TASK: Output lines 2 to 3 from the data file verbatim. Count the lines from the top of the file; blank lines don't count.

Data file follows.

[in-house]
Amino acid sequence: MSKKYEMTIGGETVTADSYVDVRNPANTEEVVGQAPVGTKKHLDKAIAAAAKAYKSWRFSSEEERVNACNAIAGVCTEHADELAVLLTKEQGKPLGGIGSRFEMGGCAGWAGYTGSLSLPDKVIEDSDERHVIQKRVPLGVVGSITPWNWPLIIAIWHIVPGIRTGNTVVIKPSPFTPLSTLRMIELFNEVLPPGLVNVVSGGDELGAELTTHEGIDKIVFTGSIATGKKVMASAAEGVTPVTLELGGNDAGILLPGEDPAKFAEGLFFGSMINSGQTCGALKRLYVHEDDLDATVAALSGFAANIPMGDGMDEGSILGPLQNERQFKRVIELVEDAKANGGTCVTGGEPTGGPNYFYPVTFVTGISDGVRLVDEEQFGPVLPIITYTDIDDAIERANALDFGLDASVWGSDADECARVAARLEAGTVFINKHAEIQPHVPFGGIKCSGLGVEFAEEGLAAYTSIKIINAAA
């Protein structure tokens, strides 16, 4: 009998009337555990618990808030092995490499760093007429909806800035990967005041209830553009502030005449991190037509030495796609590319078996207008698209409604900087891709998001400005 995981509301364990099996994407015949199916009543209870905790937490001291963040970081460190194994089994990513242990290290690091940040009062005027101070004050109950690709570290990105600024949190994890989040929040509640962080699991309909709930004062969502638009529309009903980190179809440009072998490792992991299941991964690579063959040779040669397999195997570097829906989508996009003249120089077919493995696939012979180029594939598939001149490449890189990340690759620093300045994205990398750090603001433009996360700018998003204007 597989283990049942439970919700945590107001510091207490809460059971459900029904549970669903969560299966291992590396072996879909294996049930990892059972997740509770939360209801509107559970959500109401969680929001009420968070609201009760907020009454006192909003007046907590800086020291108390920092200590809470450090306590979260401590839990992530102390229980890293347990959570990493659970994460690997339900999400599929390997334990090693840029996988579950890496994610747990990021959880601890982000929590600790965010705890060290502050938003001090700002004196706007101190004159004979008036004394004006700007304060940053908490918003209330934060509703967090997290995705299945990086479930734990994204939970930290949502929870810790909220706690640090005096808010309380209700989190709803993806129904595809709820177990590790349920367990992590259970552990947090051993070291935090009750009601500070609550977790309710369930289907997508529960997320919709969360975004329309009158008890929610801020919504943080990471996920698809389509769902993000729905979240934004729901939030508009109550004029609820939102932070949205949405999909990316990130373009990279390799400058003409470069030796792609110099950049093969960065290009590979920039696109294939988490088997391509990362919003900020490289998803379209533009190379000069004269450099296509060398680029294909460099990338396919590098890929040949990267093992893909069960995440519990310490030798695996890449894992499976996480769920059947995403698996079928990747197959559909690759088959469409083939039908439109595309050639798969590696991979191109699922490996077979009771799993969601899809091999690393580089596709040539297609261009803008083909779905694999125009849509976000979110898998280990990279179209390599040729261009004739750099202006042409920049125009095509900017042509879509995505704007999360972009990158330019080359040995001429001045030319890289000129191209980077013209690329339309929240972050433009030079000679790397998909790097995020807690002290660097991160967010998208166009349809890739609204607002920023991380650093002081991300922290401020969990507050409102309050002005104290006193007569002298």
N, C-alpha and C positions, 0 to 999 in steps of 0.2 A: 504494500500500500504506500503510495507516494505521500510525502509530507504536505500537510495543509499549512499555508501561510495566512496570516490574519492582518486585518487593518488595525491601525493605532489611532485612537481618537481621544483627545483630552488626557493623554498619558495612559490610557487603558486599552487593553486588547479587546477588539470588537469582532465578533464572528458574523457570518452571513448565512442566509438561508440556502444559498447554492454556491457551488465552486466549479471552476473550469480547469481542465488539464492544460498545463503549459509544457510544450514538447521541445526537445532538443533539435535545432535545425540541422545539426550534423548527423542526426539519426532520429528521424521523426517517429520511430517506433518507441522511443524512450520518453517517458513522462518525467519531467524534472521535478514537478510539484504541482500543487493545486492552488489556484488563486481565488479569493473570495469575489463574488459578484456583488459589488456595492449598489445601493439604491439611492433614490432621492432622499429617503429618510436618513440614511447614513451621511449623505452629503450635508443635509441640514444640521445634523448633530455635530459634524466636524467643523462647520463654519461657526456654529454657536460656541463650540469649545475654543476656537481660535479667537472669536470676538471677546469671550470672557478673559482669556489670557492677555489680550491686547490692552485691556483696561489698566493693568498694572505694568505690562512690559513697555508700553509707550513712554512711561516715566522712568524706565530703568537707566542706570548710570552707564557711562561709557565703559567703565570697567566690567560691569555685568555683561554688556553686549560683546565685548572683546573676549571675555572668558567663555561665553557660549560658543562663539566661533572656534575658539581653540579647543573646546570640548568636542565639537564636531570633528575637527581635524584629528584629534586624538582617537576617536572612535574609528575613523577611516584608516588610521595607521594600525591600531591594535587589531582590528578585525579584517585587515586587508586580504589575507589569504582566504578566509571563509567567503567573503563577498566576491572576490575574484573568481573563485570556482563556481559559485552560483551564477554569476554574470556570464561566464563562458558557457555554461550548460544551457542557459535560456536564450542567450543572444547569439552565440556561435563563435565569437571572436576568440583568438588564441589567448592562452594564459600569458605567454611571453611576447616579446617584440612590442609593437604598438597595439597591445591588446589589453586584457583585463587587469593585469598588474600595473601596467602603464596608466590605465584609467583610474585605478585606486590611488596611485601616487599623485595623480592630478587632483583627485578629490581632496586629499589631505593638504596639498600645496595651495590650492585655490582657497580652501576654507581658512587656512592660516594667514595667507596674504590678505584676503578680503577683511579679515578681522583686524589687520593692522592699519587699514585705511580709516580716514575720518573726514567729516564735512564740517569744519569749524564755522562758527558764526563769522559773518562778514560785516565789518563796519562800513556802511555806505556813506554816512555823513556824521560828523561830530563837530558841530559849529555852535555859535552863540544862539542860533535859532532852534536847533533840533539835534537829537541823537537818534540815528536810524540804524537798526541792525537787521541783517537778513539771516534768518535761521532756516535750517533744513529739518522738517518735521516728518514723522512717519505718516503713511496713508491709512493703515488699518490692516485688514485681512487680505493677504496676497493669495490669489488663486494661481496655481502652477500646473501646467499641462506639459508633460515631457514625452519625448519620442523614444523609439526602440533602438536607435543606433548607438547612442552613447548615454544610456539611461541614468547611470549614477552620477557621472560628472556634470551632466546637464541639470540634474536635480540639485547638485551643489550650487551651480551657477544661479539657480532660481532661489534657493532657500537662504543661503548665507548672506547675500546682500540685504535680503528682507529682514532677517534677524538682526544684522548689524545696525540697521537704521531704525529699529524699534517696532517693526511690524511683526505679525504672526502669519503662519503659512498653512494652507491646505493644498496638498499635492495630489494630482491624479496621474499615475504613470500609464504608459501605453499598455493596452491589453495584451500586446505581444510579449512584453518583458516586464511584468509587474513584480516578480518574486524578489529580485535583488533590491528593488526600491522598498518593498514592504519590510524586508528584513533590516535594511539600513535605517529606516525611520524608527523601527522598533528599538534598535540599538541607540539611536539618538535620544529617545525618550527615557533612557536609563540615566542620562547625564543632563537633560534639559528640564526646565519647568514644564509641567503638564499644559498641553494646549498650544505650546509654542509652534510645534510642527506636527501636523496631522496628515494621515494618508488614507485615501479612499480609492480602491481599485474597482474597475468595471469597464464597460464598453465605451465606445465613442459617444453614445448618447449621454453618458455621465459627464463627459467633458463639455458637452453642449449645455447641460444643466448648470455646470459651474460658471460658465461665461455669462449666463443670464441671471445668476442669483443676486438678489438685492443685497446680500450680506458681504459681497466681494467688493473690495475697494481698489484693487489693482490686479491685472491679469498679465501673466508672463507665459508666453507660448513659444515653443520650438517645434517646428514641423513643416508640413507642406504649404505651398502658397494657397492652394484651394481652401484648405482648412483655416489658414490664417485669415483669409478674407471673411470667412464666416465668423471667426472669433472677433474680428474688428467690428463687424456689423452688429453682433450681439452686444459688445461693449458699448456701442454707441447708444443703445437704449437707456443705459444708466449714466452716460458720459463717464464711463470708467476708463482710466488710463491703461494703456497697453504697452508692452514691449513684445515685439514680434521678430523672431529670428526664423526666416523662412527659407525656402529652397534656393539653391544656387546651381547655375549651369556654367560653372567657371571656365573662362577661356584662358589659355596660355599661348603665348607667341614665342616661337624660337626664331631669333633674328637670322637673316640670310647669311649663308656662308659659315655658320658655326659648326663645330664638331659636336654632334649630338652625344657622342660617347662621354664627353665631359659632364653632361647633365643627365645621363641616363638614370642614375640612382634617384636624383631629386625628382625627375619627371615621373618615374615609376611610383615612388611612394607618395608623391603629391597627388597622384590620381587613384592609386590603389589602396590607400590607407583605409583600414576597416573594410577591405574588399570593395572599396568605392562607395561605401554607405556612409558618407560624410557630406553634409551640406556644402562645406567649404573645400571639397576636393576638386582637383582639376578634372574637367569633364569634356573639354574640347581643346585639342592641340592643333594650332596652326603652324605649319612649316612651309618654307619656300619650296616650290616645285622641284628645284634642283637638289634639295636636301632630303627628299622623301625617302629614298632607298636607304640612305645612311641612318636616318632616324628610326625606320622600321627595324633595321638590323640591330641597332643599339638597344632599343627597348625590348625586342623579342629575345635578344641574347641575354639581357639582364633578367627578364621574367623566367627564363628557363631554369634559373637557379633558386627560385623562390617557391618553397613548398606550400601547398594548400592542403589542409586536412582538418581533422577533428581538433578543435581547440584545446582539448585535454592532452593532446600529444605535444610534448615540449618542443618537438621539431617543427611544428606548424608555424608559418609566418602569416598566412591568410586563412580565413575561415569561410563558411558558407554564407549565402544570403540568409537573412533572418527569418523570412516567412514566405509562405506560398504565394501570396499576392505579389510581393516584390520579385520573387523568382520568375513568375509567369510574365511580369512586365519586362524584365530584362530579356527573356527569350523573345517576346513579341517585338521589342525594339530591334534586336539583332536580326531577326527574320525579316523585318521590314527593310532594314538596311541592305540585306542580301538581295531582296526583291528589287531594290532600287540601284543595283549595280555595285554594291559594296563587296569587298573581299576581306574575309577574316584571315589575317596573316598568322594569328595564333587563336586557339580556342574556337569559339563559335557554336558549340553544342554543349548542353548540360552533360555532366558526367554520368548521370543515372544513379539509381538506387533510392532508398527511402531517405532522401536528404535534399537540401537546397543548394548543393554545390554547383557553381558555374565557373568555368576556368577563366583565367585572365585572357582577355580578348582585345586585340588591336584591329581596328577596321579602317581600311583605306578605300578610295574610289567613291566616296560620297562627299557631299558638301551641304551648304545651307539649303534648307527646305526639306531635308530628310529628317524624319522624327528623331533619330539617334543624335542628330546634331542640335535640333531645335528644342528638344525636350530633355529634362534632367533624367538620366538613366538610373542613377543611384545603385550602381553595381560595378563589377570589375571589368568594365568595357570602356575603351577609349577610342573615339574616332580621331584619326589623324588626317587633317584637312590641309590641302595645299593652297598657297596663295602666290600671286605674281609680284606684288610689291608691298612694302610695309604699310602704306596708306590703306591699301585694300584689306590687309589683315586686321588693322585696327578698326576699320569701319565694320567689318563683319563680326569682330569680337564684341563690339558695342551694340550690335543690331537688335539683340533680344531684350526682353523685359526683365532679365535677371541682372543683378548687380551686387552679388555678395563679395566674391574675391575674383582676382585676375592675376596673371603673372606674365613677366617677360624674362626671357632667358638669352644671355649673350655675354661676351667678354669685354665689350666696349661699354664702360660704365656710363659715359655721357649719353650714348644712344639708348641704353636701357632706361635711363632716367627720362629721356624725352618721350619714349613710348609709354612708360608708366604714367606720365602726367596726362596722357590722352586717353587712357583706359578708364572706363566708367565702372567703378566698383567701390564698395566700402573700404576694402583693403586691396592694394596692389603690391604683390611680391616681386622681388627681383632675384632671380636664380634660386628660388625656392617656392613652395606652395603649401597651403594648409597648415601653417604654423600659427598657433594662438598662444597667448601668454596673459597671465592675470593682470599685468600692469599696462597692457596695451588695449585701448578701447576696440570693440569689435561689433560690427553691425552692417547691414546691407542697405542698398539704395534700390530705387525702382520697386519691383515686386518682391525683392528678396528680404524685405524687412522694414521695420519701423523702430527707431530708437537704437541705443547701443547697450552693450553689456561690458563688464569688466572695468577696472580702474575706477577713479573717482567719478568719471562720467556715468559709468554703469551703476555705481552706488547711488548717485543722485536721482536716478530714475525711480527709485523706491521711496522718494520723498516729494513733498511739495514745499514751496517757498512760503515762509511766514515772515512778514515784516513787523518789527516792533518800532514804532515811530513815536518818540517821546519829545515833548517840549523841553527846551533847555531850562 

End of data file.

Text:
Amino acid sequence: MSKKYEMTIGGETVTADSYVDVRNPANTEEVVGQAPVGTKKHLDKAIAAAAKAYKSWRFSSEEERVNACNAIAGVCTEHADELAVLLTKEQGKPLGGIGSRFEMGGCAGWAGYTGSLSLPDKVIEDSDERHVIQKRVPLGVVGSITPWNWPLIIAIWHIVPGIRTGNTVVIKPSPFTPLSTLRMIELFNEVLPPGLVNVVSGGDELGAELTTHEGIDKIVFTGSIATGKKVMASAAEGVTPVTLELGGNDAGILLPGEDPAKFAEGLFFGSMINSGQTCGALKRLYVHEDDLDATVAALSGFAANIPMGDGMDEGSILGPLQNERQFKRVIELVEDAKANGGTCVTGGEPTGGPNYFYPVTFVTGISDGVRLVDEEQFGPVLPIITYTDIDDAIERANALDFGLDASVWGSDADECARVAARLEAGTVFINKHAEIQPHVPFGGIKCSGLGVEFAEEGLAAYTSIKIINAAA
């Protein structure tokens, strides 16, 4: 009998009337555990618990808030092995490499760093007429909806800035990967005041209830553009502030005449991190037509030495796609590319078996207008698209409604900087891709998001400005 995981509301364990099996994407015949199916009543209870905790937490001291963040970081460190194994089994990513242990290290690091940040009062005027101070004050109950690709570290990105600024949190994890989040929040509640962080699991309909709930004062969502638009529309009903980190179809440009072998490792992991299941991964690579063959040779040669397999195997570097829906989508996009003249120089077919493995696939012979180029594939598939001149490449890189990340690759620093300045994205990398750090603001433009996360700018998003204007 597989283990049942439970919700945590107001510091207490809460059971459900029904549970669903969560299966291992590396072996879909294996049930990892059972997740509770939360209801509107559970959500109401969680929001009420968070609201009760907020009454006192909003007046907590800086020291108390920092200590809470450090306590979260401590839990992530102390229980890293347990959570990493659970994460690997339900999400599929390997334990090693840029996988579950890496994610747990990021959880601890982000929590600790965010705890060290502050938003001090700002004196706007101190004159004979008036004394004006700007304060940053908490918003209330934060509703967090997290995705299945990086479930734990994204939970930290949502929870810790909220706690640090005096808010309380209700989190709803993806129904595809709820177990590790349920367990992590259970552990947090051993070291935090009750009601500070609550977790309710369930289907997508529960997320919709969360975004329309009158008890929610801020919504943080990471996920698809389509769902993000729905979240934004729901939030508009109550004029609820939102932070949205949405999909990316990130373009990279390799400058003409470069030796792609110099950049093969960065290009590979920039696109294939988490088997391509990362919003900020490289998803379209533009190379000069004269450099296509060398680029294909460099990338396919590098890929040949990267093992893909069960995440519990310490030798695996890449894992499976996480769920059947995403698996079928990747197959559909690759088959469409083939039908439109595309050639798969590696991979191109699922490996077979009771799993969601899809091999690393580089596709040539297609261009803008083909779905694999125009849509976000979110898998280990990279179209390599040729261009004739750099202006042409920049125009095509900017042509879509995505704007999360972009990158330019080359040995001429001045030319890289000129191209980077013209690329339309929240972050433009030079000679790397998909790097995020807690002290660097991160967010998208166009349809890739609204607002920023991380650093002081991300922290401020969990507050409102309050002005104290006193007569002298």